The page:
03 Jun 2008

PLT Scheme version 4.0 is Coming Soon

posted by Matthew Flatt

PLT Scheme is now 13 years old. The initial version was little more than glue code between a few open-source libraries, which seemed to offer the quickest solution to our modest goals. Modest success leads to bigger goals, however, and then continued success leads to ever more ambitious goals. Before you know it, a mass of users, co-developers, libraries, and documentation rely on design decisions that were made for a much smaller project years before.

Naturally, many of those early design decisions turn out to be a poor fit for the project’s eventual role. Starting from scratch isn’t usually practical, so you gradually adjust the infrastructure to meet new needs. That was precisely the story for the version 300 series of releases for PLT Scheme. The biggest gap between our original and current goals was in run-time performance, so we replaced bytecode interpretation with a just-in-time native-code compiler, and we replaced a memory manager based on “conservative” estimates of pointer usage with one that uses precise information.

Performance improves a bit more with version 4.0, but mostly we’ve moved on to a bigger mismatch between the original and current goals: the way that PLT Scheme presents itself to users. PLT Scheme was originally conceived as R5RS Scheme with some extensions to make it practical, and with useful tools (notably an IDE) and libraries (notably a GUI library) built on that core. Our documentation and web pages reflected that architecture - which now seems completely upside-down.

Version 4.0 is a fresh start in the way that we present PLT Scheme. It’s a new language. PLT Scheme is a dialect of Scheme, certainly, but it’s not merely a superset of R5RS, R6RS, or other standards, and those standards are not really the best place to start understanding PLT Scheme. At the same time, the unique extensibility features of the PLT Scheme language and tools allow them to support other languages easily, including R5RS (though a new plt-r5rs executable), R6RS, and more.

Improvements to the PLT Scheme language include better syntax for modules, better support for optional and keyword function arguments, more expressive syntax for structure types, streamlined hash-table operations, new syntax for list comprehensions and iterations, a more complete and consistent set of list and string operations, and reduced dependence on mutable pairs. To current users of PLT Scheme, these changes will seem like the big ones behind version 4.0, but they’re small compared to the overall re-organization and the accompanying documentation effort.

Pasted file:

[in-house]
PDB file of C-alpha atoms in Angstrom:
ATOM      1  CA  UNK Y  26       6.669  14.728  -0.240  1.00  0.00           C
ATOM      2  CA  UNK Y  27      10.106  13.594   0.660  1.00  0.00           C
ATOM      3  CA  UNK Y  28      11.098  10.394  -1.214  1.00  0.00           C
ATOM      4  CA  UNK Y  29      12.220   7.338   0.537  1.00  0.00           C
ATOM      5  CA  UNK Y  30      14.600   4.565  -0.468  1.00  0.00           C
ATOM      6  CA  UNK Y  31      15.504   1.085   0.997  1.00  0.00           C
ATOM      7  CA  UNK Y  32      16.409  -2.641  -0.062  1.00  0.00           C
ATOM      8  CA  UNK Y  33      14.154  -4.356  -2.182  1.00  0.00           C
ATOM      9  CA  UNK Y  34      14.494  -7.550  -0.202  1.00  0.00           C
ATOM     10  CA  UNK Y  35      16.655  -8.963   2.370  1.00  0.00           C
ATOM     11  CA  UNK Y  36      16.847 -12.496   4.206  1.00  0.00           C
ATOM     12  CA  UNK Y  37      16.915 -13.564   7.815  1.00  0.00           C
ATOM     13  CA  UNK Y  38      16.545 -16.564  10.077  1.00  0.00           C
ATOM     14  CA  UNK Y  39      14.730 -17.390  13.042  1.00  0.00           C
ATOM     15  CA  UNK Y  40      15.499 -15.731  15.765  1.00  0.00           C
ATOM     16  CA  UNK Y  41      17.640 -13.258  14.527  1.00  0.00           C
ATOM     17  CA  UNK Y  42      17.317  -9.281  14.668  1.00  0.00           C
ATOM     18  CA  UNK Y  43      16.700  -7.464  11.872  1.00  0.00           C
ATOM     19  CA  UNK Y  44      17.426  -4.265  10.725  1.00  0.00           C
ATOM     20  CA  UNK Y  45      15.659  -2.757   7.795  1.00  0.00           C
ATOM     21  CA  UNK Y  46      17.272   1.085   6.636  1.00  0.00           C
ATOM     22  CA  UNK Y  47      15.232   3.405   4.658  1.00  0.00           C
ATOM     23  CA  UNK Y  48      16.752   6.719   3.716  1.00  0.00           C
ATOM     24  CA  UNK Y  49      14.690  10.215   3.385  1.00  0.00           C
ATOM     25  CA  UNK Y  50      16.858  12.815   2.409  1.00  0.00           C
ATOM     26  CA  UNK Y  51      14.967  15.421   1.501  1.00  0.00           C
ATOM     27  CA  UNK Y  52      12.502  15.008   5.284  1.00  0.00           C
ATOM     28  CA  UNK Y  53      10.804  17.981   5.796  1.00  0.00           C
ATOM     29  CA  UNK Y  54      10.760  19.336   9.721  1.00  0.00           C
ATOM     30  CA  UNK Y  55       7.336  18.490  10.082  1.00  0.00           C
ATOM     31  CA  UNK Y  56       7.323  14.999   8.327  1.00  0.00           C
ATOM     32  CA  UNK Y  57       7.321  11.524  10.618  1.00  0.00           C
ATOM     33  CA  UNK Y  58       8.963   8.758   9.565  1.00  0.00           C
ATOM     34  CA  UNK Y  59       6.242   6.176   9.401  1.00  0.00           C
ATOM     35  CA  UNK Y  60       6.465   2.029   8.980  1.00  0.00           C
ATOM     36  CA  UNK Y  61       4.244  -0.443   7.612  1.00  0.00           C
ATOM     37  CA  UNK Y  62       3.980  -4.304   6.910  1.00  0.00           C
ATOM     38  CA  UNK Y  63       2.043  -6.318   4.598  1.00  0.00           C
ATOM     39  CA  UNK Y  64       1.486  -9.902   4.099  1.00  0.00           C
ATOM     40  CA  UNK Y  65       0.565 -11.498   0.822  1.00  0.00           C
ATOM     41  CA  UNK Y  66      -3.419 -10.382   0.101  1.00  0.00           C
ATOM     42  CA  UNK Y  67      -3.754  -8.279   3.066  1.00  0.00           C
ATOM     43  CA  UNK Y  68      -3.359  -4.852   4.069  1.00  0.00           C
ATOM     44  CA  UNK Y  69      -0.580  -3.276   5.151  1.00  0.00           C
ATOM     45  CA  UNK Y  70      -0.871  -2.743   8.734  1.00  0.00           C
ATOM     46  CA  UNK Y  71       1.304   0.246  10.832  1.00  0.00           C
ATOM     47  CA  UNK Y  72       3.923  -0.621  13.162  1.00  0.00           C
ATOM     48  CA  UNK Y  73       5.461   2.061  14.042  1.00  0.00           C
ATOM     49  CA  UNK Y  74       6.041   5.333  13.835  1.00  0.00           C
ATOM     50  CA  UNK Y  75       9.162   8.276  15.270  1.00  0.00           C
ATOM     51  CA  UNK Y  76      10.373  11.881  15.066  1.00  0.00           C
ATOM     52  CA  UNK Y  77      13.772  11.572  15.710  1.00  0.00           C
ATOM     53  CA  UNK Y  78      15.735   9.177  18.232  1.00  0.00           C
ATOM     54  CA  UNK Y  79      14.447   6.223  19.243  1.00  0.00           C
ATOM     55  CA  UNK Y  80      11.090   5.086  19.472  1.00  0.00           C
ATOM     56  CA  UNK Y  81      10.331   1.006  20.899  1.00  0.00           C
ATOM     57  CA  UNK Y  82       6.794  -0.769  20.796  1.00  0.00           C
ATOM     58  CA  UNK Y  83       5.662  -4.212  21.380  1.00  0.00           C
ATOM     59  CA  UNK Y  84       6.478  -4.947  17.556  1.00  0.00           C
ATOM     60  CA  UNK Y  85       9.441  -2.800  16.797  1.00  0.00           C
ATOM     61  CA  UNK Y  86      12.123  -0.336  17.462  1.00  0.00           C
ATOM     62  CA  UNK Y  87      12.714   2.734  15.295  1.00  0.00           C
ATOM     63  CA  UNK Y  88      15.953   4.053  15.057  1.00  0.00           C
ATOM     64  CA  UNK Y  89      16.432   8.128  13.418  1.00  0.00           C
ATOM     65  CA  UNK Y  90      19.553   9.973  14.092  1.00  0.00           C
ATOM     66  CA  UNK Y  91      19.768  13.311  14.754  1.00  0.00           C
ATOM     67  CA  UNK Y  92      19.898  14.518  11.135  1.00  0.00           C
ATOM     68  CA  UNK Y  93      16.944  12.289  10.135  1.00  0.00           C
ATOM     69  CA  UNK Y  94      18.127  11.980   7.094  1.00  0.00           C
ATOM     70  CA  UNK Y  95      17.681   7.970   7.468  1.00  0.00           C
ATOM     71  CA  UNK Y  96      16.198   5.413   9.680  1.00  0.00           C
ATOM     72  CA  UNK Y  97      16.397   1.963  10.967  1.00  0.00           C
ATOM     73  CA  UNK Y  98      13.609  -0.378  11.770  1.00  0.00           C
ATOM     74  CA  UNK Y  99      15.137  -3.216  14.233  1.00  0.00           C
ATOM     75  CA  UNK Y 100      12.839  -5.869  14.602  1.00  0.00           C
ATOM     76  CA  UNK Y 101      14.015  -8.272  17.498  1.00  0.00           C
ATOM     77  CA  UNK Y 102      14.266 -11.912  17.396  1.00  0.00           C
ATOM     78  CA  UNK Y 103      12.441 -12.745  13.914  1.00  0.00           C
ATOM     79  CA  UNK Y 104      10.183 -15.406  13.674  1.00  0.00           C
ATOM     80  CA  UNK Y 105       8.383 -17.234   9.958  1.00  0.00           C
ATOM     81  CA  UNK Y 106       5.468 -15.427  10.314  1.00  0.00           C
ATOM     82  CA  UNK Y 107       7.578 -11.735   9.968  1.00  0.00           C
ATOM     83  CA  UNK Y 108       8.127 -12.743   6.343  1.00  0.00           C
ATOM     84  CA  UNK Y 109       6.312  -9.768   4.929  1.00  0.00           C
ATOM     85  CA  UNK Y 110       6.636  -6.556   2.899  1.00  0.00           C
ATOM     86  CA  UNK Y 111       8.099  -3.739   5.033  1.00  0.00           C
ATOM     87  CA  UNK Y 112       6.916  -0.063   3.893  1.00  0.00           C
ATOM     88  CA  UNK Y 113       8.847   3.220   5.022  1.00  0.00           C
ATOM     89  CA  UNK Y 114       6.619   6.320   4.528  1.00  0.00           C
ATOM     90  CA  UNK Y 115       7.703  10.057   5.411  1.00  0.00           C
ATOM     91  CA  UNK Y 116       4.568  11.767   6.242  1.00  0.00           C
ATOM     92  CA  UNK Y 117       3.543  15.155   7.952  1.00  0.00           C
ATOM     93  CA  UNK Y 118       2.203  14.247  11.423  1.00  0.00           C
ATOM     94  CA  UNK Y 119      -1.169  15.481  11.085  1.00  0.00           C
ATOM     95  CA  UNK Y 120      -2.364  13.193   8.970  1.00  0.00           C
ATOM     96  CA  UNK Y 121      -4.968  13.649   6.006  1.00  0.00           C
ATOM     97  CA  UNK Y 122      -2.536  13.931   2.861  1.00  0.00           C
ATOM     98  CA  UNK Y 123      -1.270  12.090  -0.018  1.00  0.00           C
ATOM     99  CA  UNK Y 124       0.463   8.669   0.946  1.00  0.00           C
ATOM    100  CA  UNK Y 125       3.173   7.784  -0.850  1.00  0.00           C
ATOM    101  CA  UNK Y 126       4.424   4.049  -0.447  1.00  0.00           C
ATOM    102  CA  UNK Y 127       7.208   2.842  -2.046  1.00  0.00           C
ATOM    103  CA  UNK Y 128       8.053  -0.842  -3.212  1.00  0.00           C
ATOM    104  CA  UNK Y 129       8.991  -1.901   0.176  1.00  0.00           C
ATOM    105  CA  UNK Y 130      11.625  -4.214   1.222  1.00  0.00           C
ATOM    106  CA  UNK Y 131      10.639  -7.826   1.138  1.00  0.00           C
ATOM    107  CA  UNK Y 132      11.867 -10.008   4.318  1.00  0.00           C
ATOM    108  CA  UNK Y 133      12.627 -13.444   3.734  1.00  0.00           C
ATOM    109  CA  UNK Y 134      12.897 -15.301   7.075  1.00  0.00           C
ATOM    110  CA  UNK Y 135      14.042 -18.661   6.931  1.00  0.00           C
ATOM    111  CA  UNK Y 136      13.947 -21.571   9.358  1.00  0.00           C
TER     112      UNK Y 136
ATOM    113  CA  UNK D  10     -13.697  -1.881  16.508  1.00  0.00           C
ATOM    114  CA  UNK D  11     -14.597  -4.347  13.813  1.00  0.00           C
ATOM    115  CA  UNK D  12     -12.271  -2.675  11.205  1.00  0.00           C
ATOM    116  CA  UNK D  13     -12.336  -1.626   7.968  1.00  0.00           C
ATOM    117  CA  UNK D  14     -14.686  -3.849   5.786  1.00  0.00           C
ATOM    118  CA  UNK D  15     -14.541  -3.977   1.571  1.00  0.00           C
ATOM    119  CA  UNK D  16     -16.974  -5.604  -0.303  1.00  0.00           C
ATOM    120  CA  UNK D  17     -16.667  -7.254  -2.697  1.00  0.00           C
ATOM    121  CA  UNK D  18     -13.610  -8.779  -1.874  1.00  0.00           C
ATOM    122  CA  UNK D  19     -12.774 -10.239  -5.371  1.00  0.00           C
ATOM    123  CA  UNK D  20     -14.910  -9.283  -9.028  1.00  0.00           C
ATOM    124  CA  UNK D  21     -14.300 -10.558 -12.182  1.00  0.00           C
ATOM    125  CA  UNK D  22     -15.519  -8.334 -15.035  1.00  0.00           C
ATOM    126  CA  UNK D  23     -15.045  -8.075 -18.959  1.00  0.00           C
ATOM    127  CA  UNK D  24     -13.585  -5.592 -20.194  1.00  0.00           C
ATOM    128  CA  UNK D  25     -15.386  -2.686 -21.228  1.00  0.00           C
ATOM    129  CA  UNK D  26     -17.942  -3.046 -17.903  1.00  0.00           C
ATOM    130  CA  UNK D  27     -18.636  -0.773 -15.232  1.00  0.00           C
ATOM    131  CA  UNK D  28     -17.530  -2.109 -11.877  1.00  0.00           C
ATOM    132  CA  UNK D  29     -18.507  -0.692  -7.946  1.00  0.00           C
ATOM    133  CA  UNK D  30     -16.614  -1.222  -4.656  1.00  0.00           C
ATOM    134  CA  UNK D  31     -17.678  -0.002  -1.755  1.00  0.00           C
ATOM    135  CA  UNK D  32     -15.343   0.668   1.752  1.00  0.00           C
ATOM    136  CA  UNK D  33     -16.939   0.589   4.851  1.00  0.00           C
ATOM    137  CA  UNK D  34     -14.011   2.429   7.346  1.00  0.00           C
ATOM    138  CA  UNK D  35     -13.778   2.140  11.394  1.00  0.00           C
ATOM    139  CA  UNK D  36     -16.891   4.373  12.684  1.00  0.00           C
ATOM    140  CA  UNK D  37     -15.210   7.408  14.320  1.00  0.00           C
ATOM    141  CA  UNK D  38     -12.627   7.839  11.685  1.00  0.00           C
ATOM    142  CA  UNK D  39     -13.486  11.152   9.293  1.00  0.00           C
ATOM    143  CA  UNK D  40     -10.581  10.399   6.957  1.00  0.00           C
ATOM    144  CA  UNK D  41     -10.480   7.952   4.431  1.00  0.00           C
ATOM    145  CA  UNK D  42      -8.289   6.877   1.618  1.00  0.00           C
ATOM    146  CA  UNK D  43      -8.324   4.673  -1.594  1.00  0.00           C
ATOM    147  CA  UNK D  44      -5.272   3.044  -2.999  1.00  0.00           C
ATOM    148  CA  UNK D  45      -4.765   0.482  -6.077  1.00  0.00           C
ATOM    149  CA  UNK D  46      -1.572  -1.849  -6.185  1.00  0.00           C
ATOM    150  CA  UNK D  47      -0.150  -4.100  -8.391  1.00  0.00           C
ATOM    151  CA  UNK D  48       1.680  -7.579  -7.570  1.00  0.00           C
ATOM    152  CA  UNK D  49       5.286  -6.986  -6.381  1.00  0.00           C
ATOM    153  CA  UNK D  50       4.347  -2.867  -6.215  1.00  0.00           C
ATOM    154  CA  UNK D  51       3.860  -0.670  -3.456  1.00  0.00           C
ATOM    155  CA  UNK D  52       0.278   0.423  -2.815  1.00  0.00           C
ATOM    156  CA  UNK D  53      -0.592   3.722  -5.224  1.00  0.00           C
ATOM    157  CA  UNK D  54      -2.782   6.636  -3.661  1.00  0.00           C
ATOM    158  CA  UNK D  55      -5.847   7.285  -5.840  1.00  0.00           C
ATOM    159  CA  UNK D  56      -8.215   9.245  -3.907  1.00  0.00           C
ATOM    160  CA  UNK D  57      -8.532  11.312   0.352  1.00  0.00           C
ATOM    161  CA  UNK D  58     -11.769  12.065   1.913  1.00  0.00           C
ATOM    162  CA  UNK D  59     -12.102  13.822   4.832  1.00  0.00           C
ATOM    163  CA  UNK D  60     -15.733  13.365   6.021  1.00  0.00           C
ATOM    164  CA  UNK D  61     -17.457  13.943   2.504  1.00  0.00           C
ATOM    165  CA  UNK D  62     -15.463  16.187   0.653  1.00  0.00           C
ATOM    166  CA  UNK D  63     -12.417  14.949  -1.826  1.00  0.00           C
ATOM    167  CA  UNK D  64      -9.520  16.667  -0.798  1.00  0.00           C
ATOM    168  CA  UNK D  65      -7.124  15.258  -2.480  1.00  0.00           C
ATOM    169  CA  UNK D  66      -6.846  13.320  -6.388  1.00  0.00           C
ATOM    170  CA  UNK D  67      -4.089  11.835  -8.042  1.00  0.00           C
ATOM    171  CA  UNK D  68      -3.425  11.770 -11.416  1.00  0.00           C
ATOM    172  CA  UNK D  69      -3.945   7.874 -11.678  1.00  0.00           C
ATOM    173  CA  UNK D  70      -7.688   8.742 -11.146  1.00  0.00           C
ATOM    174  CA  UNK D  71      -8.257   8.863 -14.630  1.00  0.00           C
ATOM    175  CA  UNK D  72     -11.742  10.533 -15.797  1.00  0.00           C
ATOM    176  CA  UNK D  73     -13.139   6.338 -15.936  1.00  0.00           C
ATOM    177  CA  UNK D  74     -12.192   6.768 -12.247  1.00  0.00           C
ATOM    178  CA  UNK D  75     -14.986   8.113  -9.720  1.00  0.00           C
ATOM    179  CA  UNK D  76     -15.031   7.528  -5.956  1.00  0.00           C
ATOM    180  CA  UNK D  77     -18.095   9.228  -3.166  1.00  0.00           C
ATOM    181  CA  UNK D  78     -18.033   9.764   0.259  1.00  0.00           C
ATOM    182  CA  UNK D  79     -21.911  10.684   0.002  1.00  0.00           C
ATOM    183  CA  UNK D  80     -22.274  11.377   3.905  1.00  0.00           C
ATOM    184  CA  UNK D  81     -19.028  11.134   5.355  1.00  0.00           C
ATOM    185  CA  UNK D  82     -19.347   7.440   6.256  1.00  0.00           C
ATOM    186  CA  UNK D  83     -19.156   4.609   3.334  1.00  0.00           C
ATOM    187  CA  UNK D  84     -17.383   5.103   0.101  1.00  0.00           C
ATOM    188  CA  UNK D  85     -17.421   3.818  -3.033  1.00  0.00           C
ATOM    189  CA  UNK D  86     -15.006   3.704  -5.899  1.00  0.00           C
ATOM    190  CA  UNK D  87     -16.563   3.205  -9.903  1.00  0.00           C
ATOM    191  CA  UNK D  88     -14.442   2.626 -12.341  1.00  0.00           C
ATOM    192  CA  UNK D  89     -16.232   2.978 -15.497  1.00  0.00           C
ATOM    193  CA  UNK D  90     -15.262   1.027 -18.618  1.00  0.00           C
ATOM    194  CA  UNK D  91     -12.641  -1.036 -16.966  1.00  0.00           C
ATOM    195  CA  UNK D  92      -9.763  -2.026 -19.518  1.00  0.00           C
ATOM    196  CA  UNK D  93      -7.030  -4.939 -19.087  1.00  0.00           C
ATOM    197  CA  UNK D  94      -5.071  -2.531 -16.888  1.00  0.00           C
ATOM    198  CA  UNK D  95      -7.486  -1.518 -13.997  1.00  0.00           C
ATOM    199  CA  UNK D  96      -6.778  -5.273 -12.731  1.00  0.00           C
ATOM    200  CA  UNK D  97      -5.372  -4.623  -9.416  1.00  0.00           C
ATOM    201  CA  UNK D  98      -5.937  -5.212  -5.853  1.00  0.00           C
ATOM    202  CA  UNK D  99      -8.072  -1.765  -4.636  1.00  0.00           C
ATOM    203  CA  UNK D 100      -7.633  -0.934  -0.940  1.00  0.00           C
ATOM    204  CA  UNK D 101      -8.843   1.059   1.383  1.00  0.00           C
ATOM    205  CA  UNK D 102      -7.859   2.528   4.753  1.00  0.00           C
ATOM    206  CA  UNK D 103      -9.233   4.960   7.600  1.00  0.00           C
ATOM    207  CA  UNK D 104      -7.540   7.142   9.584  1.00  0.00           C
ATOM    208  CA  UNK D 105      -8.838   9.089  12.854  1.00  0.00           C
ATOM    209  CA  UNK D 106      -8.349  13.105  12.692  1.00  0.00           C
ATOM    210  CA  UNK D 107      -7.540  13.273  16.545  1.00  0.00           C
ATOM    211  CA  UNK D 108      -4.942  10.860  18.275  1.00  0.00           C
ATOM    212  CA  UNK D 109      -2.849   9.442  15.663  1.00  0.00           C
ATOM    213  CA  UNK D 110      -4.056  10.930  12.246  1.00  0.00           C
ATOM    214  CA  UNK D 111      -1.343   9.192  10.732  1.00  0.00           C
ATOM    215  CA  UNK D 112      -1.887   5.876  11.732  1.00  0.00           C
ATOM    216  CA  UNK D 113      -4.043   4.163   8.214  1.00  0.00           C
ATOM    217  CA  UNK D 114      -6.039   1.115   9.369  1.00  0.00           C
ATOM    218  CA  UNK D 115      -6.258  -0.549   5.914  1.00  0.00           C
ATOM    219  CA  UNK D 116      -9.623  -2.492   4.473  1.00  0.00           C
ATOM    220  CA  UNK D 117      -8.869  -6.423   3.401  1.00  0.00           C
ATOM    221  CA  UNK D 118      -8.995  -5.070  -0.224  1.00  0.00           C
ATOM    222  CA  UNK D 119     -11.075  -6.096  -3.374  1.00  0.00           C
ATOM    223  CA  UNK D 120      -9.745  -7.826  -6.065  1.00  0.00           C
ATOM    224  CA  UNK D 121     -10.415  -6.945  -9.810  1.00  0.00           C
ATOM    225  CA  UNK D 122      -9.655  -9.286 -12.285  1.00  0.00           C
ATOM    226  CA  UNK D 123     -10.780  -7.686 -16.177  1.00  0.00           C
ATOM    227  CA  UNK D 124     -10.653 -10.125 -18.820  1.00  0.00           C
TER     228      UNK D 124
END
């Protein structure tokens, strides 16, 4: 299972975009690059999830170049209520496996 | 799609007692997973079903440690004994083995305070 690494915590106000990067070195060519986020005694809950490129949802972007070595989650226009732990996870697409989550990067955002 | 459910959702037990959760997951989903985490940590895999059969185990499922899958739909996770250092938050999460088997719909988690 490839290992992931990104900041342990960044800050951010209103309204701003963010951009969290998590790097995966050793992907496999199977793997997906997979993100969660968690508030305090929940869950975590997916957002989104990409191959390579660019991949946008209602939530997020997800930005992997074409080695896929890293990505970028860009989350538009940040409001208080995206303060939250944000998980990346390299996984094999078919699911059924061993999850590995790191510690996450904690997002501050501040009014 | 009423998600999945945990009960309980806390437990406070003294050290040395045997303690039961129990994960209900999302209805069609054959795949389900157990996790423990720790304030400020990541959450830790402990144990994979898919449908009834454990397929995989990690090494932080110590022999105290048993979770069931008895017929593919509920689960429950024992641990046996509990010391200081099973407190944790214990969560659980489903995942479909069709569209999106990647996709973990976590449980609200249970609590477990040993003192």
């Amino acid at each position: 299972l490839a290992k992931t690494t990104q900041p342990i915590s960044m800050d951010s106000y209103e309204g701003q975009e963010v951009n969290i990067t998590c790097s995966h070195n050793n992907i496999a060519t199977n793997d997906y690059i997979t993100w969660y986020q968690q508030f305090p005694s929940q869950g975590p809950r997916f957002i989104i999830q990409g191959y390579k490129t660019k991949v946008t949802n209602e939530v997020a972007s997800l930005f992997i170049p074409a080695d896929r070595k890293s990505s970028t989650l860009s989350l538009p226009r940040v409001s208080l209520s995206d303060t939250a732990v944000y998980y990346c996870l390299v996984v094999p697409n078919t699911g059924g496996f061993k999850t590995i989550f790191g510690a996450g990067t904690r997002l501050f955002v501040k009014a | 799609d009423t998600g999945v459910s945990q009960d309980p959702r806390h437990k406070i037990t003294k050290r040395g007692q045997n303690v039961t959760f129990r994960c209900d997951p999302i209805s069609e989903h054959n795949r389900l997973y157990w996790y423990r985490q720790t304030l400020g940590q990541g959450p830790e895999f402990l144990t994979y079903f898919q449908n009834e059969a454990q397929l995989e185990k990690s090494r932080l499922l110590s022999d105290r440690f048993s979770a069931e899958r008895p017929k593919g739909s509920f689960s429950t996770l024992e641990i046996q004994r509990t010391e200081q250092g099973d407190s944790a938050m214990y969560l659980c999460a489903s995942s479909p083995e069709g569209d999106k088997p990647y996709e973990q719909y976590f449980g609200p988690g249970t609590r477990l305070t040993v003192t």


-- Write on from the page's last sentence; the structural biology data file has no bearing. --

We wrote hundreds of pages of new documentation, including much more tutorial and overview information. We ported hundreds of pages of existing documents to new a system that produces cleaner, better organized, more consistent output. We will replace the old tangle of web pages (that try to explain a confusing federation of tools) with a simple page about “PLT Scheme.” We have even streamlined the command-line flags for the main virtual machine.

The development of PLT Scheme version 4.0 took about one year of hard work. In retrospect, that doesn’t sound too bad, considering the scale of the existing code base, the number of things that we improved, and the total size of the documentation (about 2000 pages in PDF form). Still, you can imagine how happy we are to arrive at a stable release, and we hope that the improvements in PLT Scheme version 4.0 work as well for everyone else as they do for us.

For a preview, see http://pre.plt-scheme.org/. The final version 4.0 release is just days away.

Outstanding, I can hardly wait!

JT http://www.FireMe.To/Udi

Brad, 4 June 2008

I want it now!

Daniel, 4 June 2008

daniel: the best I can do for now is point you to the pre-releases builds online. But it should be soon!


Robby, 4 June 2008

Very exciting! The new documentation especially helped me get started with PLT Scheme.

Thank you!

David Vanderson, 4 June 2008

Congrats, all! The re-emergence of Scheme in programming courses is in large part thanks to your efforts. Thank you!

Duane Johnson, 4 June 2008


I was waiting for something fresh, I’ve found it.

kib, 4 June 2008

I already find DrScheme good enough for my needs. All that I wish to see is a good tutorial (like the one the Python guys have put together).

The lack of a good “official” tutorial, coupled with the difficulty one encounters reading online versions of printed books (SICP), is keeping me from using Scheme as a primary development language (I’m a hobbyist programmer, and barely have enough resources to buy books etc.)

General Maximus, 8 June 2008

General Maximus: have you had a change to look at the v4.0 tutorials yet? They’re at the link in the post (and soon will be on the main website).

Robby, 8 June 2008

You mean this one, right? : http://pre.plt-scheme.org/docs/html/guide/index.html

I didn’t look at it before. Looks pretty nice. Since I don’t know much about Scheme, can you tell me how it is as an introductory tutorial?

General Maximus, 8 June 2008

That one is the one that covers the most ground and definitely should be useful, but if you’re new to Scheme I would start with the two much shorter tutorials (below) and move to that one as you need more specific information for some particular task.



Robby, 8 June 2008

I only see the pre-release up on http://pre.plt-scheme.org/installers/.

Are the 4.0 pre-releases up somewhere?

databus, 8 June 2008

3.99.x is the pre-release for 4.0.

Robby, 8 June 2008

Great, thanks Robby.

databus, 8 June 2008

Made with Frog, a static-blog generator written in Racket.
Source code for this blog.